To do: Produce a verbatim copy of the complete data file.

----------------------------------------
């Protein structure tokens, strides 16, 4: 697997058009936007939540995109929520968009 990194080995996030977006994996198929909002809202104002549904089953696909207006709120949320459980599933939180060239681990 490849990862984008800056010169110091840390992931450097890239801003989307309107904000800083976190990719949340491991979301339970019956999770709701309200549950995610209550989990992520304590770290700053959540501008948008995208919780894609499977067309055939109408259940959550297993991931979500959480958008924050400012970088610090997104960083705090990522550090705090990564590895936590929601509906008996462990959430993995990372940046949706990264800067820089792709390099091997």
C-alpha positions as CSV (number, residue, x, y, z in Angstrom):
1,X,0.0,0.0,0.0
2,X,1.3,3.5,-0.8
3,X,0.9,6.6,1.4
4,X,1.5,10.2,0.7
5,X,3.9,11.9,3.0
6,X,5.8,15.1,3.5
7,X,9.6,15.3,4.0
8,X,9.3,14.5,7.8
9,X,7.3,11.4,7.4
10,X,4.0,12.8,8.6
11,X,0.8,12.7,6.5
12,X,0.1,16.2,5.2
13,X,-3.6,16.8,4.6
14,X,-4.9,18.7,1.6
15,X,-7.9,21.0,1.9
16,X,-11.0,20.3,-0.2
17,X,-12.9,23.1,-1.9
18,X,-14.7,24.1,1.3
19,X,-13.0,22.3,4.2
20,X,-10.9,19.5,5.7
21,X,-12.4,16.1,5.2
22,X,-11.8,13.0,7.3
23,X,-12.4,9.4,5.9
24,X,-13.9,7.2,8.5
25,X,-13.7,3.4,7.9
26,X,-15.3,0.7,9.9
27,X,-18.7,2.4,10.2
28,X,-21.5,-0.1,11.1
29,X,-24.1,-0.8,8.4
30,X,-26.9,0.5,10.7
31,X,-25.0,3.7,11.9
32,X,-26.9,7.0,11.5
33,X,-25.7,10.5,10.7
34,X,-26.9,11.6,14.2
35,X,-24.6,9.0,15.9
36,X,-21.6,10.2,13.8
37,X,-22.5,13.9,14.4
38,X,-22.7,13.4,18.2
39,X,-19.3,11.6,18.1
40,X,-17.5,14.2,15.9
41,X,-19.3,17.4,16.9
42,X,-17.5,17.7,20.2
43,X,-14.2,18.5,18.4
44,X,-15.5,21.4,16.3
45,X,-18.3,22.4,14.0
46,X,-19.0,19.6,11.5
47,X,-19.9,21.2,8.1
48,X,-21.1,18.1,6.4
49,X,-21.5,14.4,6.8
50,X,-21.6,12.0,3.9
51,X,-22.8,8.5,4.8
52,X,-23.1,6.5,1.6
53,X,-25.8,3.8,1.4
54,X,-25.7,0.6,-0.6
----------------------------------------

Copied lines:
């Protein structure tokens, strides 16, 4: 697997058009936007939540995109929520968009 990194080995996030977006994996198929909002809202104002549904089953696909207006709120949320459980599933939180060239681990 490849990862984008800056010169110091840390992931450097890239801003989307309107904000800083976190990719949340491991979301339970019956999770709701309200549950995610209550989990992520304590770290700053959540501008948008995208919780894609499977067309055939109408259940959550297993991931979500959480958008924050400012970088610090997104960083705090990522550090705090990564590895936590929601509906008996462990959430993995990372940046949706990264800067820089792709390099091997």
C-alpha positions as CSV (number, residue, x, y, z in Angstrom):
1,X,0.0,0.0,0.0
2,X,1.3,3.5,-0.8
3,X,0.9,6.6,1.4
4,X,1.5,10.2,0.7
5,X,3.9,11.9,3.0
6,X,5.8,15.1,3.5
7,X,9.6,15.3,4.0
8,X,9.3,14.5,7.8
9,X,7.3,11.4,7.4
10,X,4.0,12.8,8.6
11,X,0.8,12.7,6.5
12,X,0.1,16.2,5.2
13,X,-3.6,16.8,4.6
14,X,-4.9,18.7,1.6
15,X,-7.9,21.0,1.9
16,X,-11.0,20.3,-0.2
17,X,-12.9,23.1,-1.9
18,X,-14.7,24.1,1.3
19,X,-13.0,22.3,4.2
20,X,-10.9,19.5,5.7
21,X,-12.4,16.1,5.2
22,X,-11.8,13.0,7.3
23,X,-12.4,9.4,5.9
24,X,-13.9,7.2,8.5
25,X,-13.7,3.4,7.9
26,X,-15.3,0.7,9.9
27,X,-18.7,2.4,10.2
28,X,-21.5,-0.1,11.1
29,X,-24.1,-0.8,8.4
30,X,-26.9,0.5,10.7
31,X,-25.0,3.7,11.9
32,X,-26.9,7.0,11.5
33,X,-25.7,10.5,10.7
34,X,-26.9,11.6,14.2
35,X,-24.6,9.0,15.9
36,X,-21.6,10.2,13.8
37,X,-22.5,13.9,14.4
38,X,-22.7,13.4,18.2
39,X,-19.3,11.6,18.1
40,X,-17.5,14.2,15.9
41,X,-19.3,17.4,16.9
42,X,-17.5,17.7,20.2
43,X,-14.2,18.5,18.4
44,X,-15.5,21.4,16.3
45,X,-18.3,22.4,14.0
46,X,-19.0,19.6,11.5
47,X,-19.9,21.2,8.1
48,X,-21.1,18.1,6.4
49,X,-21.5,14.4,6.8
50,X,-21.6,12.0,3.9
51,X,-22.8,8.5,4.8
52,X,-23.1,6.5,1.6
53,X,-25.8,3.8,1.4
54,X,-25.7,0.6,-0.6